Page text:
Members of the Syrian Constitutional Committee have met at the United Nations Headquarters in the Swiss city of Geneva to discuss a possible new constitution aimed at paving the way for a political ultimate solution to the ongoing conflict in the war-torn Arab country.
The week-long session that kicked off on Monday is the first meeting between Syrian government and opposition negotiators since a failed attempt at talks last November.
Delegations from both sides arrived at the United Nations in separate minivans, with Ahmad al-Kuzbari heading Syrian President Bashar al-Assad’s government delegation, and Hadi al-Bahra leading up the opposition delegation. They did not speak to reporters.
An unnamed UN spokeswoman confirmed shortly before noon that the week-long discussion had begun.
The members of the constitutional committee, which took almost two years of consultations to be formed, are tasked with reforming the Arab country's constitution before it is put to the vote of the Syrian people.
Representatives of the Syrian government and opposition met in early November last year to discuss a future constitution, part of plans for a political settlement to end eight and a half years of war.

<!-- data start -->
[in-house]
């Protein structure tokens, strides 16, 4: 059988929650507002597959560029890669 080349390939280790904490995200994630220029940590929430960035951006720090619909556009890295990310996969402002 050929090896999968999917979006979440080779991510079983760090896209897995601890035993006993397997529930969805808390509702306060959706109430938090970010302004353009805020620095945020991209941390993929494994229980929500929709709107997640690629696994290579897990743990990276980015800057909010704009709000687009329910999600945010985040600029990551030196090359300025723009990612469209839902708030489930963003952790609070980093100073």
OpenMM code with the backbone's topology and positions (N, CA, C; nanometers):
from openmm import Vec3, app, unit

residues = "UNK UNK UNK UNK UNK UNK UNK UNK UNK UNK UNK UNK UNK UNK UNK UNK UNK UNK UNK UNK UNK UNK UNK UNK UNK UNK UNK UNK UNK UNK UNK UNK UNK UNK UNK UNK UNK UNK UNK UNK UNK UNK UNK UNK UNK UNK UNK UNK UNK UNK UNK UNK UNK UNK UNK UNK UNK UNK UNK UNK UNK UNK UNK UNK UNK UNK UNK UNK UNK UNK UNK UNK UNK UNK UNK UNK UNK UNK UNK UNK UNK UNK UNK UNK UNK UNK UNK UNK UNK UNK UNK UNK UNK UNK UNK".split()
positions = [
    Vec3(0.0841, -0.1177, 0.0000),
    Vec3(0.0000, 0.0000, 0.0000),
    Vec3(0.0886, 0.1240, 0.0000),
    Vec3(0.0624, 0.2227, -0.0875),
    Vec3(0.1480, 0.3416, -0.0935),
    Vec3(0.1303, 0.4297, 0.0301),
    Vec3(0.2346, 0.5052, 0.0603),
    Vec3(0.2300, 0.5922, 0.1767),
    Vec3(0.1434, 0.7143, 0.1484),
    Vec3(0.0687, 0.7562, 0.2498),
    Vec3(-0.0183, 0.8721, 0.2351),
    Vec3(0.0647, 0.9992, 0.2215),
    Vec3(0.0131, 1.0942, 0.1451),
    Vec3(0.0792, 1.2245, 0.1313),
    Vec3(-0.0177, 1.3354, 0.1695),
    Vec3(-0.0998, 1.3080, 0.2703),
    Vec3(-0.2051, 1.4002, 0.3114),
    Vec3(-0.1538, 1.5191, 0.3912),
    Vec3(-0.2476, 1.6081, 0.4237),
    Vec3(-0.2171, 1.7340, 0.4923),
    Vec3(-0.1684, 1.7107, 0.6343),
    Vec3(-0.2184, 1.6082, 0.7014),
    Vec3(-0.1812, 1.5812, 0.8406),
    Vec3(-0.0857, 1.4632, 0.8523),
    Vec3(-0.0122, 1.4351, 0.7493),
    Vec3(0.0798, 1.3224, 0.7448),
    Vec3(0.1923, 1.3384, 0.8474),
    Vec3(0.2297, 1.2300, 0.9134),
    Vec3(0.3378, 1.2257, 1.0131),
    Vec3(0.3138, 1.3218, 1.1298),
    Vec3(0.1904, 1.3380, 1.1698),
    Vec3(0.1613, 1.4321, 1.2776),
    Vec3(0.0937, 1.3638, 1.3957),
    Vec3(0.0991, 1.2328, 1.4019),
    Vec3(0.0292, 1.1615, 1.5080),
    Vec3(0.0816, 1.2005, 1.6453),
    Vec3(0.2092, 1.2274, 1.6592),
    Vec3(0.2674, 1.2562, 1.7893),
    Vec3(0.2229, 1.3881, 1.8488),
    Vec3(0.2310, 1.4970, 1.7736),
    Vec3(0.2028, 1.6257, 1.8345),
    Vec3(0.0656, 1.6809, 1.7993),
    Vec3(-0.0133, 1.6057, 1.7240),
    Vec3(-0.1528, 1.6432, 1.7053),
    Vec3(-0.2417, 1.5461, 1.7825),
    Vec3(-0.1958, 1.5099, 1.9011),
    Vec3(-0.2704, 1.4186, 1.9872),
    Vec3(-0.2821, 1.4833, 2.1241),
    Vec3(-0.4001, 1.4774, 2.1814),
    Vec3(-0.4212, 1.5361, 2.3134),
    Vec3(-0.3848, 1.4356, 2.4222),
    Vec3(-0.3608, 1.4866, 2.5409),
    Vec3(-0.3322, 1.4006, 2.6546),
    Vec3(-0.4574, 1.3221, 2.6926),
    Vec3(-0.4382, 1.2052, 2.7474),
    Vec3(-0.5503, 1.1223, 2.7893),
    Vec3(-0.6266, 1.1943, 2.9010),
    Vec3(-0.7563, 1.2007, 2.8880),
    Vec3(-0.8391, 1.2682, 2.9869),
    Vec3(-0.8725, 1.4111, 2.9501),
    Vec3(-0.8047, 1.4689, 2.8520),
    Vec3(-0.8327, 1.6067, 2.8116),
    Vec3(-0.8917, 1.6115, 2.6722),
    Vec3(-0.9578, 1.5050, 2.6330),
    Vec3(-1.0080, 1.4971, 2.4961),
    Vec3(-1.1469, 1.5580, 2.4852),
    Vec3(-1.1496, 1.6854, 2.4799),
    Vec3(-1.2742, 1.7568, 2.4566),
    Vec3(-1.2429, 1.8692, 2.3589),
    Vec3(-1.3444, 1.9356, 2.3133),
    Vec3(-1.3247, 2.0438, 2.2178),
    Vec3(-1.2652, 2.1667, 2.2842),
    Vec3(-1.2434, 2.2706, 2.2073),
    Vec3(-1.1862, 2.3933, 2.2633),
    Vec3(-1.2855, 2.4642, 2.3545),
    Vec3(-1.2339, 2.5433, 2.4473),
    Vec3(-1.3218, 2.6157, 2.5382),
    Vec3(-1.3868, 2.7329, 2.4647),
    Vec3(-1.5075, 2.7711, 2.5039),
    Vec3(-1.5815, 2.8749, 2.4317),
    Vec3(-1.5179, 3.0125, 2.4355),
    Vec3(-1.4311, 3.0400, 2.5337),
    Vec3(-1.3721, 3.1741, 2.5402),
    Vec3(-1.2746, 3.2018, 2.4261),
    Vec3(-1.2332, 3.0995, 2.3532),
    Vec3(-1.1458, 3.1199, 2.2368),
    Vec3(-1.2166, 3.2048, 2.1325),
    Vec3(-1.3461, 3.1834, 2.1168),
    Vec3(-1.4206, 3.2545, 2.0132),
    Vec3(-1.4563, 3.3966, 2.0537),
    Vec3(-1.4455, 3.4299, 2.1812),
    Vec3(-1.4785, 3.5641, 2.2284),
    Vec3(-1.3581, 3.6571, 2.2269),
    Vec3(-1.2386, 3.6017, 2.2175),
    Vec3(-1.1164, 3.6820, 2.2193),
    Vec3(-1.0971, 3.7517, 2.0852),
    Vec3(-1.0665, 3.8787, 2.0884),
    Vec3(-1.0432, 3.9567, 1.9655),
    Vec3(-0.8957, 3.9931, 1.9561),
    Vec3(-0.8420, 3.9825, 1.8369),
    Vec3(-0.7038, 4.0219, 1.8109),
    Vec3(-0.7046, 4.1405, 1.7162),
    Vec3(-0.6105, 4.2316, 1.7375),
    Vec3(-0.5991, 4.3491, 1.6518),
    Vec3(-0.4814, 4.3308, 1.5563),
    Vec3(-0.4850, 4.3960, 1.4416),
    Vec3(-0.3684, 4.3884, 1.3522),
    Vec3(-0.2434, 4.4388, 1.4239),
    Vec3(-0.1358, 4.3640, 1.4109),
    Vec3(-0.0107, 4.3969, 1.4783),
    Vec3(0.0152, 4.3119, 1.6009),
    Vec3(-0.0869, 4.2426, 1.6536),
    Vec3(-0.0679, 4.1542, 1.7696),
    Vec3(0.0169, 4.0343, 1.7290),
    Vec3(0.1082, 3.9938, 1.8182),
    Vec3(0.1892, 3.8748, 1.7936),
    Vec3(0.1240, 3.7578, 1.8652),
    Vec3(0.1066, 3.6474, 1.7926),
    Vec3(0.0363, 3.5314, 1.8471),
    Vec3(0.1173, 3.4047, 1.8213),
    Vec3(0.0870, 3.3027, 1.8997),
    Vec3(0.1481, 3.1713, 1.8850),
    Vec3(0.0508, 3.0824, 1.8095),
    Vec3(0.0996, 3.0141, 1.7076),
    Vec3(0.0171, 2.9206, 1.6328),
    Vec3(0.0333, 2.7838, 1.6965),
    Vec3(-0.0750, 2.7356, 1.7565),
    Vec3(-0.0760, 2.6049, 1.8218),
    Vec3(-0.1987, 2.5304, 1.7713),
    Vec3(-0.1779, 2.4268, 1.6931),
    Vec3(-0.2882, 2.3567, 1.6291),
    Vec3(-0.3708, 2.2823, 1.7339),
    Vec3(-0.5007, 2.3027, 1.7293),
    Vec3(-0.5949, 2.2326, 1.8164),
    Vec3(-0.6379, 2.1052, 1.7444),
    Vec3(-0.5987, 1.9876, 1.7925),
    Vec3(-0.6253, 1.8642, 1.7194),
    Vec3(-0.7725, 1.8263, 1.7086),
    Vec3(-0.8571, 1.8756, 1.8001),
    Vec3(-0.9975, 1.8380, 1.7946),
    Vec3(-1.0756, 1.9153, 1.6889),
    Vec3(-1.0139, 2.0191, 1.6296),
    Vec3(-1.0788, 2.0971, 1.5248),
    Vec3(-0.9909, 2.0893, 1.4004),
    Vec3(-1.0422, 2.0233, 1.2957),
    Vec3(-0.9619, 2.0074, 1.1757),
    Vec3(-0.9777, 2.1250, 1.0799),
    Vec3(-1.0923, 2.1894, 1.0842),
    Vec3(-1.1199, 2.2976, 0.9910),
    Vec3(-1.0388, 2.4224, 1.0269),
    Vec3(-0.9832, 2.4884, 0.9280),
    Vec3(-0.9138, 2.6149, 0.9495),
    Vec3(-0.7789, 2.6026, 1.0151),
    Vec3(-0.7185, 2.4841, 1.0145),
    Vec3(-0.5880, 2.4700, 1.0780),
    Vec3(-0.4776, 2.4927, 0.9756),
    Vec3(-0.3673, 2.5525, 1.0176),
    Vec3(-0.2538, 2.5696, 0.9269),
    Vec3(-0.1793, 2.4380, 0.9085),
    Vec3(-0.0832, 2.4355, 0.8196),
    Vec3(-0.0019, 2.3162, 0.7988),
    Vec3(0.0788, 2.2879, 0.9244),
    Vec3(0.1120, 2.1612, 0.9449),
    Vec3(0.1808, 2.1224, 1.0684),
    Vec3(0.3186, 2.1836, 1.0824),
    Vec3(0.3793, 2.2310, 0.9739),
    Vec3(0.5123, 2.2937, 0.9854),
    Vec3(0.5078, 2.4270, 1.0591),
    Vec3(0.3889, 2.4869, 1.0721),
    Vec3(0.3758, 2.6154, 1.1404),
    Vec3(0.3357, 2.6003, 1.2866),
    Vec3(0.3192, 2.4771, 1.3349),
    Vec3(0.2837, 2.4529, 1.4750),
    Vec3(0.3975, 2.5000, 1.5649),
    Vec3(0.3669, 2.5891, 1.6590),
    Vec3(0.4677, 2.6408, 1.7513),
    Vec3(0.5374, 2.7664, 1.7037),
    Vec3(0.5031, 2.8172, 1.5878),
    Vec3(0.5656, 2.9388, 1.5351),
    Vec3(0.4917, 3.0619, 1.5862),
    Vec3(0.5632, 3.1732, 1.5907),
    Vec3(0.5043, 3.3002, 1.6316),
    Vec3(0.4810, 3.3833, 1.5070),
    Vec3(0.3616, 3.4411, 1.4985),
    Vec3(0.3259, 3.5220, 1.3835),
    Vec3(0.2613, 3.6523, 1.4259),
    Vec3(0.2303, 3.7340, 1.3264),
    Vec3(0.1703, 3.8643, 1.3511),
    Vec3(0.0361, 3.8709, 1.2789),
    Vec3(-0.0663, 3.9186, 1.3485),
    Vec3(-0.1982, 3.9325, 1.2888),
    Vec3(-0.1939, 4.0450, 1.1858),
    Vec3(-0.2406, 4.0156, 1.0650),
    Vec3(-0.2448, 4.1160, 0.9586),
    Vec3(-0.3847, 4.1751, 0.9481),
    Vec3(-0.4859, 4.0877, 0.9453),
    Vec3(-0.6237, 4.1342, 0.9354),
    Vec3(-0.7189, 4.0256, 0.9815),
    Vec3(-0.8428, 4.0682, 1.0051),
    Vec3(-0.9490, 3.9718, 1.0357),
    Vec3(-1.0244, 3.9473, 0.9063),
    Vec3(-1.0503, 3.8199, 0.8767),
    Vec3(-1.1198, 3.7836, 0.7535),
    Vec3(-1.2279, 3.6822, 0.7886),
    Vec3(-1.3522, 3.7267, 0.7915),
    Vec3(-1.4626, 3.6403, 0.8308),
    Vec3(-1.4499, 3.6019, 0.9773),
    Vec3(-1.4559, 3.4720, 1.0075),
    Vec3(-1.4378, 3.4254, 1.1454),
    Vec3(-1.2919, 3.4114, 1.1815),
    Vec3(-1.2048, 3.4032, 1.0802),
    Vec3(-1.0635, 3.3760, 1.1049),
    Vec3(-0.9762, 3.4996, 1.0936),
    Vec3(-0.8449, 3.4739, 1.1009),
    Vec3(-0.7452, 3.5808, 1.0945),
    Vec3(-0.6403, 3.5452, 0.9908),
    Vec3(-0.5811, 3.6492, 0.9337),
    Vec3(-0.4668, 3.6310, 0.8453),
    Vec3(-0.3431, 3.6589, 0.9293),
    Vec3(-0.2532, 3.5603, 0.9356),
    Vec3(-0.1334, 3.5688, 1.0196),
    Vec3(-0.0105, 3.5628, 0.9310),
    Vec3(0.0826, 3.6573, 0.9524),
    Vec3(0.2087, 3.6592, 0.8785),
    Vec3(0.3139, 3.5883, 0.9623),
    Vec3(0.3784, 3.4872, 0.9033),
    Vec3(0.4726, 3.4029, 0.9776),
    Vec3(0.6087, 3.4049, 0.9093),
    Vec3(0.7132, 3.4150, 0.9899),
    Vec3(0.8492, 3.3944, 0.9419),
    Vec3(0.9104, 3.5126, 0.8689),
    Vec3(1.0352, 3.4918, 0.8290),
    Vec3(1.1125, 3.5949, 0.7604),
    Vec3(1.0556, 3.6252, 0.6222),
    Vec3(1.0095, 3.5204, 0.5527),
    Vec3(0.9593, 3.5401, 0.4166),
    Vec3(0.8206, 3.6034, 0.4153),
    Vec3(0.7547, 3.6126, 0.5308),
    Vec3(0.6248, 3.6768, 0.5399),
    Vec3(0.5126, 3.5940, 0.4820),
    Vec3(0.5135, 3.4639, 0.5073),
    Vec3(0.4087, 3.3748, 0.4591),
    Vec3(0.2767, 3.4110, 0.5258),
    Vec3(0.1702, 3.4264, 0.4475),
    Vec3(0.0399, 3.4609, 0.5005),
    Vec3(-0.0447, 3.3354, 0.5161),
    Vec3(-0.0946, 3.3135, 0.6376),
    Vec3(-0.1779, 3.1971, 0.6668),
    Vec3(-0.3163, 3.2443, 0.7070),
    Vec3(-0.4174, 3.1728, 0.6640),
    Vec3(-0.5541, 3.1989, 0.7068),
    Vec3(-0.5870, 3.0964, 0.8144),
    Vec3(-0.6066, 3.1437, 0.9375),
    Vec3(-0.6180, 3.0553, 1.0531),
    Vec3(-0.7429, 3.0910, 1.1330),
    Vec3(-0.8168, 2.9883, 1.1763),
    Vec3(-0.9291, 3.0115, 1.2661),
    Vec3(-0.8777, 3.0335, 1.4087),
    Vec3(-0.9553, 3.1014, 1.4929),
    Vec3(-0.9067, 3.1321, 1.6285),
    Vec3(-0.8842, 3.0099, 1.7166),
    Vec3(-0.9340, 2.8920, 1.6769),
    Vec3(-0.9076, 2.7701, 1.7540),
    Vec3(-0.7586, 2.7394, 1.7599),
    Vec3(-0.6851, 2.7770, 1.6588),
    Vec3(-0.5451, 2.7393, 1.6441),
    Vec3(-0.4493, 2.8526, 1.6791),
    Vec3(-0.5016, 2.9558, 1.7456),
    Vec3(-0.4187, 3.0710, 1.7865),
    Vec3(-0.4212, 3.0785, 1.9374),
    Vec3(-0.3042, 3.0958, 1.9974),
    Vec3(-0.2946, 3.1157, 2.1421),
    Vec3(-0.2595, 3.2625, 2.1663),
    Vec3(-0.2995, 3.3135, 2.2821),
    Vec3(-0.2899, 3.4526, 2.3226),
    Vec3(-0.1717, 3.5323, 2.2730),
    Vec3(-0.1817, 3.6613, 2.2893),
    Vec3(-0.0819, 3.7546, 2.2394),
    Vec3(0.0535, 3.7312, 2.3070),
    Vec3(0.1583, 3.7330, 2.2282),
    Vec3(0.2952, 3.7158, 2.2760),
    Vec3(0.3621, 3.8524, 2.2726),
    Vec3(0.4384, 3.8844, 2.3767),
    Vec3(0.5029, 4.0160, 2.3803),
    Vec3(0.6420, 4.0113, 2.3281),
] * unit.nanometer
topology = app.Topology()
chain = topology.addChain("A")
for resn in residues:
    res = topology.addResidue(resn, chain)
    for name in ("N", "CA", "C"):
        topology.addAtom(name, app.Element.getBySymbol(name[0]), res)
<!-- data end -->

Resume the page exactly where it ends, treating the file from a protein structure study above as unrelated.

However, a second round of talks planned for later that month was never held due to disagreement on the agenda.
Since then, talks have been delayed due to the coronavirus pandemic.
United Nations Special Envoy for Syria Geir Pedersen said on Sunday that he had met with co-chairs of the government and opposition delegations over the weekend.
"I am looking forward to a week of substantial discussions on the agenda and moving the process forward," he said on Twitter.
Also on Friday, Pedersen stressed the urgent need to build confidence between the parties.
He also said nobody expects "a miracle or a breakthrough," adding that the meeting is about looking towards identifying areas where progress might be made.
Composed of 50 members from the Damascus government, 50 opposition members, and 50 independent figures chosen by the United Nations, the committee is mandated, within the context of a UN-facilitated Geneva process, to draft and prepare for popular approval constitutional reforms paving the way for a political settlement in the post-war Arab country.
In September 2019, United Nations Secretary General Antonio Guterres said an agreement had been reached between the government of Syria and the so-called Syrian Negotiation Commission – an umbrella opposition group supported by Saudi Arabia, on “a credible, balanced and inclusive constitutional committee.”
Damascus maintains that the constitutional committee should be a purely Syrian affair to be decided by the Syrian people alone without any foreign interference.
Pedersen, too, has stressed the full commitment of the UN to the sovereignty, independence, and territorial integrity of the Arab country.
An agreement was first made for the formation of the UN-backed Syrian Constitutional Committee in the Russian town of Sochi in 2018.
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